Dan Ackerman at CNET has written an article, “Kindle, schmindle…I’ve got your $350 e-book reader right here” where he discusses alternatives to the Amazon’s Kindle 2, namely netbooks, and specifically the 10-inch Acer Aspire One.
He points out the display is not the best, since laptop/notebook displays are brighter than the Kindle’s, which was designed to mimic printed books, and it is heavier and somewhat awkward when used on it’s side, but there are ways you can still get decent e-book functionality.
One is using the EeeRotate software, which is a Windows application that allows you to rotate the display and touchpad so that you can read/view your display with your netbook on its side. You might want to be careful and keep an eye on where your ultraportable has its fan/ventilation located, and try and keep that on top – if you rotate it in such a way as to have the output at the bottom, it’s liable to feed warm air back into the system and cause the fan(s) to spin up more than is needed.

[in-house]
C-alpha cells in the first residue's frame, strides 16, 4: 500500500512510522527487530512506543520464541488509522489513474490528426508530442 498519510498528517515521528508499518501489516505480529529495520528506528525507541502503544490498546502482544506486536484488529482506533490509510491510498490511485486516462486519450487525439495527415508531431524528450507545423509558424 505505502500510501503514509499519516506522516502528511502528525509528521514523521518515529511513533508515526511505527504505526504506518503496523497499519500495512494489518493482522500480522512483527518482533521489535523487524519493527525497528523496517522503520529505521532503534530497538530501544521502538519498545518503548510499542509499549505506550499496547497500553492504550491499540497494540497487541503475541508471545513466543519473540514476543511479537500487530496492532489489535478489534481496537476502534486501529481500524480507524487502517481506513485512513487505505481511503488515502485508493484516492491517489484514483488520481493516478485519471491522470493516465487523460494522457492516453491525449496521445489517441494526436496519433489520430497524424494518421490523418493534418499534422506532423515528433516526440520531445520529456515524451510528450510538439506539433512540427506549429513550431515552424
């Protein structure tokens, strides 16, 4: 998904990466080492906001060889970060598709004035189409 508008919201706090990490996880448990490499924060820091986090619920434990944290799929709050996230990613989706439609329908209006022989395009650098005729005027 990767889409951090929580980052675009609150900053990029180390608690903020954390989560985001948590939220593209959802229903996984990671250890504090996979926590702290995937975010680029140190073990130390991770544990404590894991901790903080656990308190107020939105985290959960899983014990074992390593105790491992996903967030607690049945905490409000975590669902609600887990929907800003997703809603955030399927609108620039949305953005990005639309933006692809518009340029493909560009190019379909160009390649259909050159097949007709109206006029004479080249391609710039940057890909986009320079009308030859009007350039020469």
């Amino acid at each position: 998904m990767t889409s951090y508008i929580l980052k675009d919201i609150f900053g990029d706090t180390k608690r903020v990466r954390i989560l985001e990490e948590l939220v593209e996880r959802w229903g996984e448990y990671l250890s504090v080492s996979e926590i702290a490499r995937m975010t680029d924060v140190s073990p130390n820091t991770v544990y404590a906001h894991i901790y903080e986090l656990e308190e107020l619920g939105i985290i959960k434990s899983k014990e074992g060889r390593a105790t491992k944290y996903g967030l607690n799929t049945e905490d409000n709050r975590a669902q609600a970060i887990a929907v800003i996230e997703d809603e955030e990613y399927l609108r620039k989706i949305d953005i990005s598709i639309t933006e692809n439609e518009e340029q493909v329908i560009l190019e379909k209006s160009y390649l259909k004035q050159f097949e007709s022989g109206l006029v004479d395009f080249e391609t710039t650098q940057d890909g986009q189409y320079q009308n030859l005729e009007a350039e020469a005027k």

He also mentions some software packages for ebooks, such as Microsoft Reader, and the Digital Editions reader from Adobe.
Excerpt from the article:
With all the buzz about Amazon’s new Kindle 2, you’d think this revamped e-book reader was the most advanced piece of technology this side of designer babies. After all, for $359, you get a color screen, Wi-Fi and Web browsing, video playback, 60GB of storage, and a reasonably usable keyboard.
Oh wait, you don’t get any of that stuff. No, that’s what $350 can get you if invested in even a low-end Netbook, such as the new 10-inch Acer Aspire One. Not only is there a wide range of PC software available for buying and displaying e-books (and tons of free content as well), when you’re done with all that highbrow readin’, pop open a Web browser and rot your brain with some Hulu videos.
Unlike the closed-loop system on the Kindle (it generally only works with e-books from Amazon, and Amazon e-books only work on the Kindle and the related iPhone app — although there are some Kindle conversion tools out there, and Amazon will convert your personal docs for Kindle use at 10-cents a pop), at least you have a variety of different software and content provider options with my proposed $350 Kindle alternative.